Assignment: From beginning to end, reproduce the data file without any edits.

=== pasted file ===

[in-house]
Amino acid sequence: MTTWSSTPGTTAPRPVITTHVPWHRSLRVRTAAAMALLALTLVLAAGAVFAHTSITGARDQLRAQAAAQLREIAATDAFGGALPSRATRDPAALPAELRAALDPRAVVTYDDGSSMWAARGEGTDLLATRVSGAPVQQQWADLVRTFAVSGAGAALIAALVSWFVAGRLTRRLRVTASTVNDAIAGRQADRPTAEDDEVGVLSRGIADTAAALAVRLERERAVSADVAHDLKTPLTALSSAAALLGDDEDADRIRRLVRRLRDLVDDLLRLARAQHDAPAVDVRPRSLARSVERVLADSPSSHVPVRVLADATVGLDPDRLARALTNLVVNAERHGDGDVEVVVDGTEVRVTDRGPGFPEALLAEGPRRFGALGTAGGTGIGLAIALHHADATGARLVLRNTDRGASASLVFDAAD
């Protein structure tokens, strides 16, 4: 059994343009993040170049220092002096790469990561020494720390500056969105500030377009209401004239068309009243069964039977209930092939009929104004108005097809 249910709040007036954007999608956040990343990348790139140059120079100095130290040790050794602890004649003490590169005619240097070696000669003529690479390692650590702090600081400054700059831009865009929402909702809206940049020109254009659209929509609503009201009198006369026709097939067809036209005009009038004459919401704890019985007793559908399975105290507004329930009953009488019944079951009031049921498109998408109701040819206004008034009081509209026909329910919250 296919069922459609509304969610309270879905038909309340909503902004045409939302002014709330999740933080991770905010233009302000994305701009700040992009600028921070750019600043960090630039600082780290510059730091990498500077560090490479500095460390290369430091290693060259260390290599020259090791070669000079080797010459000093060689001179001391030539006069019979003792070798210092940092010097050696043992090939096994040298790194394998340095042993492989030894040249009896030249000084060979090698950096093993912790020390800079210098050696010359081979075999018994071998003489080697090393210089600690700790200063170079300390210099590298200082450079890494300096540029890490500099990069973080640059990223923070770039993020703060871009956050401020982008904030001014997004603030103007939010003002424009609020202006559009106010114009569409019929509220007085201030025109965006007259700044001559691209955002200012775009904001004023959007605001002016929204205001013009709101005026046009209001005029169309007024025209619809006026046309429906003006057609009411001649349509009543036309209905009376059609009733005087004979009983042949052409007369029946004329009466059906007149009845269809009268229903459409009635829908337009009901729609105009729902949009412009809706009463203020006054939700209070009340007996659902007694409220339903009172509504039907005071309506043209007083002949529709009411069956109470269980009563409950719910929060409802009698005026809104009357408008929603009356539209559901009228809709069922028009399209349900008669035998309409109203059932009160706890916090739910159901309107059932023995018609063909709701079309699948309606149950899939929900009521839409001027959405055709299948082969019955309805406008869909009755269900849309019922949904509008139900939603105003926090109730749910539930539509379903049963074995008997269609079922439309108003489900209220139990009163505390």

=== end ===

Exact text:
[in-house]
Amino acid sequence: MTTWSSTPGTTAPRPVITTHVPWHRSLRVRTAAAMALLALTLVLAAGAVFAHTSITGARDQLRAQAAAQLREIAATDAFGGALPSRATRDPAALPAELRAALDPRAVVTYDDGSSMWAARGEGTDLLATRVSGAPVQQQWADLVRTFAVSGAGAALIAALVSWFVAGRLTRRLRVTASTVNDAIAGRQADRPTAEDDEVGVLSRGIADTAAALAVRLERERAVSADVAHDLKTPLTALSSAAALLGDDEDADRIRRLVRRLRDLVDDLLRLARAQHDAPAVDVRPRSLARSVERVLADSPSSHVPVRVLADATVGLDPDRLARALTNLVVNAERHGDGDVEVVVDGTEVRVTDRGPGFPEALLAEGPRRFGALGTAGGTGIGLAIALHHADATGARLVLRNTDRGASASLVFDAAD
């Protein structure tokens, strides 16, 4: 059994343009993040170049220092002096790469990561020494720390500056969105500030377009209401004239068309009243069964039977209930092939009929104004108005097809 249910709040007036954007999608956040990343990348790139140059120079100095130290040790050794602890004649003490590169005619240097070696000669003529690479390692650590702090600081400054700059831009865009929402909702809206940049020109254009659209929509609503009201009198006369026709097939067809036209005009009038004459919401704890019985007793559908399975105290507004329930009953009488019944079951009031049921498109998408109701040819206004008034009081509209026909329910919250 296919069922459609509304969610309270879905038909309340909503902004045409939302002014709330999740933080991770905010233009302000994305701009700040992009600028921070750019600043960090630039600082780290510059730091990498500077560090490479500095460390290369430091290693060259260390290599020259090791070669000079080797010459000093060689001179001391030539006069019979003792070798210092940092010097050696043992090939096994040298790194394998340095042993492989030894040249009896030249000084060979090698950096093993912790020390800079210098050696010359081979075999018994071998003489080697090393210089600690700790200063170079300390210099590298200082450079890494300096540029890490500099990069973080640059990223923070770039993020703060871009956050401020982008904030001014997004603030103007939010003002424009609020202006559009106010114009569409019929509220007085201030025109965006007259700044001559691209955002200012775009904001004023959007605001002016929204205001013009709101005026046009209001005029169309007024025209619809006026046309429906003006057609009411001649349509009543036309209905009376059609009733005087004979009983042949052409007369029946004329009466059906007149009845269809009268229903459409009635829908337009009901729609105009729902949009412009809706009463203020006054939700209070009340007996659902007694409220339903009172509504039907005071309506043209007083002949529709009411069956109470269980009563409950719910929060409802009698005026809104009357408008929603009356539209559901009228809709069922028009399209349900008669035998309409109203059932009160706890916090739910159901309107059932023995018609063909709701079309699948309606149950899939929900009521839409001027959405055709299948082969019955309805406008869909009755269900849309019922949904509008139900939603105003926090109730749910539930539509379903049963074995008997269609079922439309108003489900209220139990009163505390």